The Scientific Way to Unleash Your Inner ‘Creativity’ Explained


Researchers from Ohio State University have developed a new educational technique that will allow everyone to be creative. This technique is based on “imagining a new world with little stories in our minds”, which we have involuntarily realized in the past.

Creativity, which contributes to every aspect of our lives, can be developed in various ways and methods, notably environmental factors as well as innate. But researchers from Ohio State University in the USA have come up with a technique that will allow literally everyone to be creative. This technique was basically a technique that everyone knew but forgot as they grew up.

It is a known fact that the creativity level of children is much higher than that of adults. Professor Angus Fletcher, the head of the new technique, developed his technique to emphasize exactly this. “We are not training creativity properly.” said Fletcher, he founded the Project Narrative program at the university to work on the Thinking technique.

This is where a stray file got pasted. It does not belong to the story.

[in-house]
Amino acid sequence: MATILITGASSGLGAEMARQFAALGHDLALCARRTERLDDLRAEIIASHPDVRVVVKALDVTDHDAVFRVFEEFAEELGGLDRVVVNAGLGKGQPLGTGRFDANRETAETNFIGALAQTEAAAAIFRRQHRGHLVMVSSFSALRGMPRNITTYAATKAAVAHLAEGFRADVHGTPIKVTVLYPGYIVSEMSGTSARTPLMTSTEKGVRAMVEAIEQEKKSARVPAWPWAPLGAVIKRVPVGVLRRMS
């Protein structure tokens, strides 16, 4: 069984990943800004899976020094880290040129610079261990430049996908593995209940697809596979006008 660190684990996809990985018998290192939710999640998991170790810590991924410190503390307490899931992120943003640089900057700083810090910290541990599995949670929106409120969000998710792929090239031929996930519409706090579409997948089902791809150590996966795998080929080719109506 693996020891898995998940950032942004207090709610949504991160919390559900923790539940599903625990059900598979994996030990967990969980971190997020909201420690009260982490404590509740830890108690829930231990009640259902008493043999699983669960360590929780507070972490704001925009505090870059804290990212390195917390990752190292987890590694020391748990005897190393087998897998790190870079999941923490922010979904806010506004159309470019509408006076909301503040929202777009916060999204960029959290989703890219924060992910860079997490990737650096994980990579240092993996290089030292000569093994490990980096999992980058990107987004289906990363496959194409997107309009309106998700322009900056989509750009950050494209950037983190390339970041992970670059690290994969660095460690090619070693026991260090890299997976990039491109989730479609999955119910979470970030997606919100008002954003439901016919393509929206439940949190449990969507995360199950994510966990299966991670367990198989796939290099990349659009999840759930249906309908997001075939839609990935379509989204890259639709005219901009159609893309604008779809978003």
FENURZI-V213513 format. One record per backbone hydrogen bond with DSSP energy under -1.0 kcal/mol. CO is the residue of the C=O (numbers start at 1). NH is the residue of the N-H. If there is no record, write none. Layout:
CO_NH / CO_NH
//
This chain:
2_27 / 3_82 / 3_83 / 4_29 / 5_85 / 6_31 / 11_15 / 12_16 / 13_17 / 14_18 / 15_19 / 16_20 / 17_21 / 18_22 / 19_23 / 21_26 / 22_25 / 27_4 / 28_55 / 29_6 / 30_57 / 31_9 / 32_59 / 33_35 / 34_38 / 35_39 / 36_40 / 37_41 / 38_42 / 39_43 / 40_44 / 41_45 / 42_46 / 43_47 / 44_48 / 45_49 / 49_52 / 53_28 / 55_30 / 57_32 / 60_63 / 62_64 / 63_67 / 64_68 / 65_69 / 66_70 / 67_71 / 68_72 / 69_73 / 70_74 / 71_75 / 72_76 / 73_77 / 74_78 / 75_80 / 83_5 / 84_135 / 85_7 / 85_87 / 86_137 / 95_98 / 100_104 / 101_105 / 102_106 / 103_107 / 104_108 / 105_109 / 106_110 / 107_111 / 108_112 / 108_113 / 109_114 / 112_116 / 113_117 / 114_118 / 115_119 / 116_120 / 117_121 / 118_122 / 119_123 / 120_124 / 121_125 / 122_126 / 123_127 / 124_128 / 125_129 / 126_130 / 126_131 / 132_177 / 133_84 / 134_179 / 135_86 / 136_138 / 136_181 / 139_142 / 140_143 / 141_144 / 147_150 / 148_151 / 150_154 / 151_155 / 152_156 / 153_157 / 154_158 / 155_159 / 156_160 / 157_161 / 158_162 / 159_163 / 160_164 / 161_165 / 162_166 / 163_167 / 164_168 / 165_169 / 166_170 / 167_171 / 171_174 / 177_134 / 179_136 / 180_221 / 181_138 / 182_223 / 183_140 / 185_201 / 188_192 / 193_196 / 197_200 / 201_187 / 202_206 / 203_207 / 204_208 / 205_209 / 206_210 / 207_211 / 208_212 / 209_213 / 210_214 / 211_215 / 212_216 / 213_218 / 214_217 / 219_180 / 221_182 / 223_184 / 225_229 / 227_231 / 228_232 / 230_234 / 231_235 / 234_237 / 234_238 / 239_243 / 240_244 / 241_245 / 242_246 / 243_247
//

Here is that technique: to think as we thought at a young age.

The technique pushes people to build new worlds in their minds where they write little stories. For example, an employee is asked to think about their most unusual customers. He is then expected to imagine a world where all customers are like this extraordinary customer. What would such a world be like? How would life progress in this world?

Fletcher’s technique actually answers why children are smarter than adults. The children visualized their own world through constant storytelling. However, this ability weakened over time as the education we saw throughout life took on a more logical, semantic and memory-based nature. Fletcher concluded his words by saying:

“Creativity is not about accurately predicting the future. It’s about making yourself open to imagining radically different possibilities. When you do this, you can respond more quickly and agile to the changes that occur.”

Fletcher’s technique has so far been taught to members of the U.S. Army Command and the Joint Chiefs of Staff, staff and students of the University of Chicago Booth, students at his home university, and employees at Fortune 50 companies.